ZFIN ID: ZDB-PUB-100105-25
Evolution of primary hemostasis in early vertebrates
Kim, S., Carrillo, M., Kulkarni, V., and Jagadeeswaran, P.
Date: 2009
Source: PLoS One   4(12): e8403 (Journal)
Registered Authors: Carrillo, Mairo, Jagadeeswaran, Pudur, Kim, Seongcheol
Keywords: Serine proteases, Platelets, Gills, Hemorrhage, Zebrafish, Fishes, Proteases, Hemostasis
MeSH Terms:
  • Amino Acid Sequence
  • Animals
  • Biological Evolution*
  • Blood Platelets/drug effects
  • Cattle
  • Gills/drug effects
  • Gills/pathology
  • Hemostasis/drug effects
  • Hemostasis/physiology*
  • Immunohistochemistry
  • Microscopy, Confocal
  • Molecular Sequence Data
  • Organ Specificity/drug effects
  • Peptides/pharmacology
  • Receptor, PAR-2/chemistry
  • Receptor, PAR-2/metabolism
  • Sequence Alignment
  • Serine Proteases/metabolism
  • Signal Transduction/drug effects
  • Stress, Physiological/drug effects
  • Trypsin/metabolism
  • Water/analysis
  • Zebrafish/physiology*
PubMed: 20037653 Full text @ PLoS One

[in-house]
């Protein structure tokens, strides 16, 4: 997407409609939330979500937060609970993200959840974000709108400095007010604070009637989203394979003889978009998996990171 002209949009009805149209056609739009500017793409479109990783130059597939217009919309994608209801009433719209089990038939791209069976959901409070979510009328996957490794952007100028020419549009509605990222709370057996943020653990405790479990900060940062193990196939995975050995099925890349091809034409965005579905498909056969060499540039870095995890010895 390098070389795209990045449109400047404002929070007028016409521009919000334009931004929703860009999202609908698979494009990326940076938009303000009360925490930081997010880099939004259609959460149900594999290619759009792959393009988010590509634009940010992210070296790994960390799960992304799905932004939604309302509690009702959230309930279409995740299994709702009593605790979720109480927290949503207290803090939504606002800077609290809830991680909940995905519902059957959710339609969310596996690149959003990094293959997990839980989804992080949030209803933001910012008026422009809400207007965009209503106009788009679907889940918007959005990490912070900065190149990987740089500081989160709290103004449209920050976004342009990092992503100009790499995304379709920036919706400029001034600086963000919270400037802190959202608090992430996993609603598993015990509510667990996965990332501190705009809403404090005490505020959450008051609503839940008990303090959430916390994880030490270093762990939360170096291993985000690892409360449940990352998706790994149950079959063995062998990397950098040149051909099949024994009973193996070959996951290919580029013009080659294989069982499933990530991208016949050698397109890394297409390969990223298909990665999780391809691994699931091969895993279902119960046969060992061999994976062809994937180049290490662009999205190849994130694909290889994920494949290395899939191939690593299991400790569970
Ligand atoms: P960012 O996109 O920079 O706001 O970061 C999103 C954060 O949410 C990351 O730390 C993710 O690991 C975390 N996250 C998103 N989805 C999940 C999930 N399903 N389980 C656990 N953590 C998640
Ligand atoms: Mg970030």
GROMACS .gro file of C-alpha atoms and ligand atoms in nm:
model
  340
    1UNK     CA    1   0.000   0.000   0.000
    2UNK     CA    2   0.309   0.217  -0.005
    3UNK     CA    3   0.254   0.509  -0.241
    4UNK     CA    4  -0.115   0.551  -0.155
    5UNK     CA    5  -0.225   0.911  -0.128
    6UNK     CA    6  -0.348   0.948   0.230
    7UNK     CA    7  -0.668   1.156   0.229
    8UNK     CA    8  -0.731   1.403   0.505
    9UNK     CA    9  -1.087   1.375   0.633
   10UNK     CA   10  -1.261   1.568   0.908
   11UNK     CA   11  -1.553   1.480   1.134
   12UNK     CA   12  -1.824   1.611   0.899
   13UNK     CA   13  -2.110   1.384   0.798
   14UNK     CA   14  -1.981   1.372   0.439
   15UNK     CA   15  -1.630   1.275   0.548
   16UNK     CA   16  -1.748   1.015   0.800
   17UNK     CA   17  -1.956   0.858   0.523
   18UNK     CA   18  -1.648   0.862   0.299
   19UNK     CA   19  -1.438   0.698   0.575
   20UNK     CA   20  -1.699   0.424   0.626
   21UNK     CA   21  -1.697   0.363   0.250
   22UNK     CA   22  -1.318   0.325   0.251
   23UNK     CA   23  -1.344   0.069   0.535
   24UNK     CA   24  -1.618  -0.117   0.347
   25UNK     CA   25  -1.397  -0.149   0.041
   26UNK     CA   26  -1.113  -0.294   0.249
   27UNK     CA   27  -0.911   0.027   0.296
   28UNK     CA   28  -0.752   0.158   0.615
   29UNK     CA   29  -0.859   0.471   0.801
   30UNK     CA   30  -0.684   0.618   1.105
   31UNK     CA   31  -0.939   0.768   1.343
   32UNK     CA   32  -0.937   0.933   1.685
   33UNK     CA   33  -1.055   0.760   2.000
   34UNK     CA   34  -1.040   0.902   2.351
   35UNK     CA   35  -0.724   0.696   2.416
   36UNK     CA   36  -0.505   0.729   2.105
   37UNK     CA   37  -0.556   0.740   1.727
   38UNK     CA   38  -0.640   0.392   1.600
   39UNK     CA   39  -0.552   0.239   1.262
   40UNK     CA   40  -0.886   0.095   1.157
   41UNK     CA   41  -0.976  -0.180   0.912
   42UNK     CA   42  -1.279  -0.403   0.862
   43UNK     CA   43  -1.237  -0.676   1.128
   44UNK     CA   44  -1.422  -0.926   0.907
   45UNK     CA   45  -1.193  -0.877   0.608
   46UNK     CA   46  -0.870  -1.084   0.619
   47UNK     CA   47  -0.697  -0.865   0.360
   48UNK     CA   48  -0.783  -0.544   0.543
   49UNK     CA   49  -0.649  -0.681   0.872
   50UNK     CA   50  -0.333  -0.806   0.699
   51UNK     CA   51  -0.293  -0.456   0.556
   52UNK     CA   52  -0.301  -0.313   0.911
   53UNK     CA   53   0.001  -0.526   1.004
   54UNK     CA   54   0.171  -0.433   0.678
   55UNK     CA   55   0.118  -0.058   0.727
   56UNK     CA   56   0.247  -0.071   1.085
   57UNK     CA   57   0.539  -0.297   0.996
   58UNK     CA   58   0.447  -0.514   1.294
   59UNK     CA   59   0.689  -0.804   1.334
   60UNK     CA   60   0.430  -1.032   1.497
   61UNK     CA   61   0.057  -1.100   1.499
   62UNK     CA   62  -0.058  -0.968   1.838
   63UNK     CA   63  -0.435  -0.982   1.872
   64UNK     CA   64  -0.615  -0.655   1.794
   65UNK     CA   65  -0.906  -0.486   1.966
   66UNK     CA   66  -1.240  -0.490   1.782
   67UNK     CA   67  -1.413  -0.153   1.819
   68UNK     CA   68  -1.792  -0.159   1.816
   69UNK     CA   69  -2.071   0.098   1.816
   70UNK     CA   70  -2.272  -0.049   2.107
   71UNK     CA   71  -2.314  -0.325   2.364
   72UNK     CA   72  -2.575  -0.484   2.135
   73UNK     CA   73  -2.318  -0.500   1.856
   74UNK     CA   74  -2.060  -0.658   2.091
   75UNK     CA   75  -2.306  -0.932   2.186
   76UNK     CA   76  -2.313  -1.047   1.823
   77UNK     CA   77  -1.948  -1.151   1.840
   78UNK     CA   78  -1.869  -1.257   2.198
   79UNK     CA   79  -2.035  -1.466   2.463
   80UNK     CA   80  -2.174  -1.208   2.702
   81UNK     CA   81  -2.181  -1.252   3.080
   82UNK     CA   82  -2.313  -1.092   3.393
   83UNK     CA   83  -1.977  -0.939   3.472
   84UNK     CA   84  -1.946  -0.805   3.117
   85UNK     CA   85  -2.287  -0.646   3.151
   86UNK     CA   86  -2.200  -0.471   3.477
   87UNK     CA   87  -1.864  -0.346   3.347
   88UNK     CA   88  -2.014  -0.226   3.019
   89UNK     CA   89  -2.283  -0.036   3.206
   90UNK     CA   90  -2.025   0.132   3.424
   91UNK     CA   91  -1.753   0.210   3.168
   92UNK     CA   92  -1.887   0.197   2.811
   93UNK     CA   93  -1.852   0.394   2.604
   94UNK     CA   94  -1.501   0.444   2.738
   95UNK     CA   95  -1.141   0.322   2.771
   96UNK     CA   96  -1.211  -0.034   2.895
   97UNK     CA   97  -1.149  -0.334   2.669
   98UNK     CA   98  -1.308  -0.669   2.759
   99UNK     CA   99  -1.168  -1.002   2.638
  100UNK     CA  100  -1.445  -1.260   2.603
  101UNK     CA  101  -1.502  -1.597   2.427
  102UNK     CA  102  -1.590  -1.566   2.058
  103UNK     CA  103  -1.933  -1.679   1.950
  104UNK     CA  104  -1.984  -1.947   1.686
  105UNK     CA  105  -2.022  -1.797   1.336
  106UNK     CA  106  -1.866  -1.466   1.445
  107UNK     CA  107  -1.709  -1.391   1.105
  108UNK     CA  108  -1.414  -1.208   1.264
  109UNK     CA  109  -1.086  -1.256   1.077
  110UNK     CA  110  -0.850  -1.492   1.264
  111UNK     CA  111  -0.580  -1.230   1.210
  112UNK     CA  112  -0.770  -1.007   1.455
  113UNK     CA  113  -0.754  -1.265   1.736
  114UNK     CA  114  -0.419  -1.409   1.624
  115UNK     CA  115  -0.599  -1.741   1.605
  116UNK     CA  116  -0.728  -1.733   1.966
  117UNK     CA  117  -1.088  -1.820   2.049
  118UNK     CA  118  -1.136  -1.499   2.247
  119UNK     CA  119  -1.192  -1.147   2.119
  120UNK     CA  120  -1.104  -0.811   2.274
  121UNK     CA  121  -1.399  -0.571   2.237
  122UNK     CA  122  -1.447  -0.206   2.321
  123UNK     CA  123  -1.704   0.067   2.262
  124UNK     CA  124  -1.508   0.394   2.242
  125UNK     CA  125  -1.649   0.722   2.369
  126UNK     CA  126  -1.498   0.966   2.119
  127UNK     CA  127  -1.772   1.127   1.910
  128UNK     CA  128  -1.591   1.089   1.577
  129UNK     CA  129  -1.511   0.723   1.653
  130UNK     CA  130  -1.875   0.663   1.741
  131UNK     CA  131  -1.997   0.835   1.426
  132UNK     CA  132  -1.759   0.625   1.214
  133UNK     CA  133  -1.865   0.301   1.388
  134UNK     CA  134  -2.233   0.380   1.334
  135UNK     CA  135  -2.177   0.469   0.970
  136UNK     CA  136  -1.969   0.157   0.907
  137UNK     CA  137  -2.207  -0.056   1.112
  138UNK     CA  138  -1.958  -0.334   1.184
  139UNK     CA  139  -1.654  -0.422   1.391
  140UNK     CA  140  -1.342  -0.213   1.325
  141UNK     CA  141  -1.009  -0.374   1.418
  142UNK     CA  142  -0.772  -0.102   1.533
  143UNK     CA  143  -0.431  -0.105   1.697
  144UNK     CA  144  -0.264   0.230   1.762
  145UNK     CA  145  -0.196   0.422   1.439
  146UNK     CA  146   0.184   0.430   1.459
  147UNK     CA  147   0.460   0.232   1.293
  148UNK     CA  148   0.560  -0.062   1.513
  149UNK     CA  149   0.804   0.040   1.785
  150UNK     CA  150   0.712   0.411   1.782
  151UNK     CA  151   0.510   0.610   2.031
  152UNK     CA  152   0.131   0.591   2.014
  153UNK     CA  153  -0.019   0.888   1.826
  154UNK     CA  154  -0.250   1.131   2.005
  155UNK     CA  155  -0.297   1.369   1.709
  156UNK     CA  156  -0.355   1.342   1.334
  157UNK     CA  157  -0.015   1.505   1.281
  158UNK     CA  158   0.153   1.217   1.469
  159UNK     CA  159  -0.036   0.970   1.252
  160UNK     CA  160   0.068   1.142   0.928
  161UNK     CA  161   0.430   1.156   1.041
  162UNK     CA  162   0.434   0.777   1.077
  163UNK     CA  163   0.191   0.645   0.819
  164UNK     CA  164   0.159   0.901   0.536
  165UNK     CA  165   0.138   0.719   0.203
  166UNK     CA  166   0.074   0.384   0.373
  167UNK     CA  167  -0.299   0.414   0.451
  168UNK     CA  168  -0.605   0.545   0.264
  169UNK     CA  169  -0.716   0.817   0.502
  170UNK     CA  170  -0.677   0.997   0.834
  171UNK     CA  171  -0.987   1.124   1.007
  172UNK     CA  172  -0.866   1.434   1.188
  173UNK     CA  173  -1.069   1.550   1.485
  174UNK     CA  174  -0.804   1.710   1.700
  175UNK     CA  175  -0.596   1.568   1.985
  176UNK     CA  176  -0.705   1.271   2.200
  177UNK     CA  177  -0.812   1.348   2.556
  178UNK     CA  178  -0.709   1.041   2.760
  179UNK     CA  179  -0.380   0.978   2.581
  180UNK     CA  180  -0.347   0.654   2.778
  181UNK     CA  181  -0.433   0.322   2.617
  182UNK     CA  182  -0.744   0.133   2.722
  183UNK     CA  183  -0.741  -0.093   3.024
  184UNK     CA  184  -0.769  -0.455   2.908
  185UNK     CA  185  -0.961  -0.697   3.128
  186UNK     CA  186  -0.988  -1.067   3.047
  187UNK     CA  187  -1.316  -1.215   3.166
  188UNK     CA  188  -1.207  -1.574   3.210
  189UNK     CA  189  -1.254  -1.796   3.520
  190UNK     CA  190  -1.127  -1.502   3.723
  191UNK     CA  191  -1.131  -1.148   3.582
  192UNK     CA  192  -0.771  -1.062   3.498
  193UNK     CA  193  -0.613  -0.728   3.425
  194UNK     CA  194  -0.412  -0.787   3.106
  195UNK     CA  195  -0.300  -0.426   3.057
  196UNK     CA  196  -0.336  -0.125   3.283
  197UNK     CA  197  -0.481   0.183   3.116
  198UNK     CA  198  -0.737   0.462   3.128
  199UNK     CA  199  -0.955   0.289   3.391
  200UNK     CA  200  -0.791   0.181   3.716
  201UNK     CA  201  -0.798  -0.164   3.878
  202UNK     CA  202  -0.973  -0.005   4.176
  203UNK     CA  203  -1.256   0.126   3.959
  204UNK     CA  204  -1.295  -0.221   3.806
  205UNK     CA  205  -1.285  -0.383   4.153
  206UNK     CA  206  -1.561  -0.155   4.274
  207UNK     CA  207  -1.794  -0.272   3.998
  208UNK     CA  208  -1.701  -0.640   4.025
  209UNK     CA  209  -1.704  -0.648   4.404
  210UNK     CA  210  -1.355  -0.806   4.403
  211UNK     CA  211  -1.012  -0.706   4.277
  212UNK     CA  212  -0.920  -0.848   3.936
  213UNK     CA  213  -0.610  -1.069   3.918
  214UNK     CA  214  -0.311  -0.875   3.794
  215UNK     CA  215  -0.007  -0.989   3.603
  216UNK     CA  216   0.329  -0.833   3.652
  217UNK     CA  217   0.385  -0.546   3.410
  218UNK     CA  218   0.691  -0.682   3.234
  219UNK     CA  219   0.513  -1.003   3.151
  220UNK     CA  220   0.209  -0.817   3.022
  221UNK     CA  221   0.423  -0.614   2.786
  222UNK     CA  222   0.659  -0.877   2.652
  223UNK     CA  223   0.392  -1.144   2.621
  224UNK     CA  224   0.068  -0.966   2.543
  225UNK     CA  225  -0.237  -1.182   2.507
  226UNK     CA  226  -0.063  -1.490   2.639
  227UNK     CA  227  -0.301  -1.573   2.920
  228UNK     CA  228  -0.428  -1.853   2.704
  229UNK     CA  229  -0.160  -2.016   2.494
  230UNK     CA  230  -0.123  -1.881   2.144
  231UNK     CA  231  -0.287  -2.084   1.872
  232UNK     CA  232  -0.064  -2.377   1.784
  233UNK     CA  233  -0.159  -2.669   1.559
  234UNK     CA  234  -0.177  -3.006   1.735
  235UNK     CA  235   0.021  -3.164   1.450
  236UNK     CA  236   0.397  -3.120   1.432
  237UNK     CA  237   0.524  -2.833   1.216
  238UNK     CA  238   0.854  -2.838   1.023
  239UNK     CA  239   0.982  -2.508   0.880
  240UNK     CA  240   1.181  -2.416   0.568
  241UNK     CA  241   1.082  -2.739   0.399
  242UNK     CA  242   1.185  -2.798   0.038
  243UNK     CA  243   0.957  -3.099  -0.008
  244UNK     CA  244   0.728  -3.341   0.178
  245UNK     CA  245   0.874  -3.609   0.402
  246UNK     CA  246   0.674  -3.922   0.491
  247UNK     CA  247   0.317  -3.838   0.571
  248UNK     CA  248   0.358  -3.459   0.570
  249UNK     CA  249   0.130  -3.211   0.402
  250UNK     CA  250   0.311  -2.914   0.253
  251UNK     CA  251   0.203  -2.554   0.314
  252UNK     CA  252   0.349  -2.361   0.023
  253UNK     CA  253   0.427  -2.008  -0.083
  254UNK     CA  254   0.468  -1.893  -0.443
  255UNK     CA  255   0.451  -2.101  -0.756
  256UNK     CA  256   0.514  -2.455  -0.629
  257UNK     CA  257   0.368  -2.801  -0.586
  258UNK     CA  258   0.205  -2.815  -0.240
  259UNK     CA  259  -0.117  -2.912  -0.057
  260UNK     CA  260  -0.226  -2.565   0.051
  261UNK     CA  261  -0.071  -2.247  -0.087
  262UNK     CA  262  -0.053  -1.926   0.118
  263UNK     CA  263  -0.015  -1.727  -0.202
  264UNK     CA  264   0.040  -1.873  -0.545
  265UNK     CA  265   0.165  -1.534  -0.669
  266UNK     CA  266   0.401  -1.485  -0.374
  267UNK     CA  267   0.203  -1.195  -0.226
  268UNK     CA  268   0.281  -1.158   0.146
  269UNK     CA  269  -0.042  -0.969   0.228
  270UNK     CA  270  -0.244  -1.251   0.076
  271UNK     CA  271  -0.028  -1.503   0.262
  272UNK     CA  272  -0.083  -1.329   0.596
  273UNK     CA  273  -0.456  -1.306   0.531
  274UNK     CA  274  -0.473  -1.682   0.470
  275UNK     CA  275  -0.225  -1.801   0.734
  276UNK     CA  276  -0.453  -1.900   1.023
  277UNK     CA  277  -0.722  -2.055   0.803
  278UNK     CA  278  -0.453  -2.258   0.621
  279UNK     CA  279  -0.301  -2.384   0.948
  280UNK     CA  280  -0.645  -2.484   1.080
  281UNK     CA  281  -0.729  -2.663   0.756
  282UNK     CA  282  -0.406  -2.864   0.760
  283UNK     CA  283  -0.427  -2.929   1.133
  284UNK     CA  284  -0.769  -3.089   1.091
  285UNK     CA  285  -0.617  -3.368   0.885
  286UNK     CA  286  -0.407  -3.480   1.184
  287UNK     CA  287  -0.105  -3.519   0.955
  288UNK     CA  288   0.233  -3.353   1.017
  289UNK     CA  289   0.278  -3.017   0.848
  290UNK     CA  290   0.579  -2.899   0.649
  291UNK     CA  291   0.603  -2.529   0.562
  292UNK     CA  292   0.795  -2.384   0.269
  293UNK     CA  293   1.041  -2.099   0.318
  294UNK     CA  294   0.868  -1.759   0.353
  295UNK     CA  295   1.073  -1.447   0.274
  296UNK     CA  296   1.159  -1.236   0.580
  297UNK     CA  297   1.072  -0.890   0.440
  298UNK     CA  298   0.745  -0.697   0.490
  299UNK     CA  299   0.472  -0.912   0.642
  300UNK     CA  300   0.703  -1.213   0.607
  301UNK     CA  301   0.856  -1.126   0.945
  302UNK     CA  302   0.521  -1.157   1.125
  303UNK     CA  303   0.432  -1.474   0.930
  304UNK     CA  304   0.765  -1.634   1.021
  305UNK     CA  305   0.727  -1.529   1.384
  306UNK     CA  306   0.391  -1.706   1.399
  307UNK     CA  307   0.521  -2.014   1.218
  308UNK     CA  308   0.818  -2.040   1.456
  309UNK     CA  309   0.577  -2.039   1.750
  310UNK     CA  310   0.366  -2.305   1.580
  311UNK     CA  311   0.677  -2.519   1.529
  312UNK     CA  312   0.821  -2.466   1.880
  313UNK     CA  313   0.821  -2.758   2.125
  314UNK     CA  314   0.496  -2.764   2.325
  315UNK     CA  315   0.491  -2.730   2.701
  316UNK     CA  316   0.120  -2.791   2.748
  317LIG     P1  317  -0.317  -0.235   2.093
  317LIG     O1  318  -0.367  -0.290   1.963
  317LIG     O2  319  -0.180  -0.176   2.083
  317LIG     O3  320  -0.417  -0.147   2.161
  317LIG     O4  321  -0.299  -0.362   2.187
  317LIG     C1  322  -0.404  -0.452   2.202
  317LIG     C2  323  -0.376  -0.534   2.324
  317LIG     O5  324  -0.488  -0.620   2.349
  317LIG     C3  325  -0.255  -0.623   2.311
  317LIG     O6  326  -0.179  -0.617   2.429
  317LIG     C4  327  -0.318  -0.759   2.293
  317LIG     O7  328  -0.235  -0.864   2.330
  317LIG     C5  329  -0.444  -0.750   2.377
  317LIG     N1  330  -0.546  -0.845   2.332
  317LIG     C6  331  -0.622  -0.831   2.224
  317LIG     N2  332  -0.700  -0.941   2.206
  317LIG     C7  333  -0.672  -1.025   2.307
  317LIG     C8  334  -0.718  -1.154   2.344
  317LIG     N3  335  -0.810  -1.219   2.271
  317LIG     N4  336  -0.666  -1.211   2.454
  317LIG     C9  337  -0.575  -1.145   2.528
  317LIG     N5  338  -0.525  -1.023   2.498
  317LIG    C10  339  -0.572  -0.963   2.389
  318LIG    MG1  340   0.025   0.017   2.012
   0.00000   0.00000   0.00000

Hemostasis is a defense mechanism which protects the organism in the event of injury to stop bleeding. Recently, we established that all the known major mammalian hemostatic factors are conserved in early vertebrates. However, since their highly vascularized gills experience high blood pressure and are exposed to the environment, even very small injuries could be fatal to fish. Since trypsins are forerunners for coagulation proteases and are expressed by many extrapancreatic cells such as endothelial cells and epithelial cells, we hypothesized that trypsin or trypsin-like proteases from gill epithelial cells may protect these animals from gill bleeding following injuries. In this paper we identified the release of three different trypsins from fish gills into water under stress or injury, which have tenfold greater serine protease activity compared to bovine trypsin. We found that these trypsins activate the thrombocytes and protect the fish from gill bleeding. We found 27 protease-activated receptors (PARs) by analyzing zebrafish genome and classified them into five groups, based on tethering peptides, and two families, PAR1 and PAR2, based on homologies. We also found a canonical member of PAR2 family, PAR2-21A which is activated more readily by trypsin, and PAR2-21A tethering peptide stops gill bleeding just as trypsin. This finding provides evidence that trypsin cleaves a PAR2 member on thrombocyte surface. In conclusion, we believe that the gills are evolutionarily selected to produce trypsin to activate PAR2 on thrombocyte surface and protect the gills from bleeding. We also speculate that trypsin may also protect the fish from bleeding from other body injuries due to quick contact with the thrombocytes. Thus, this finding provides evidence for the role of trypsins in primary hemostasis in early vertebrates.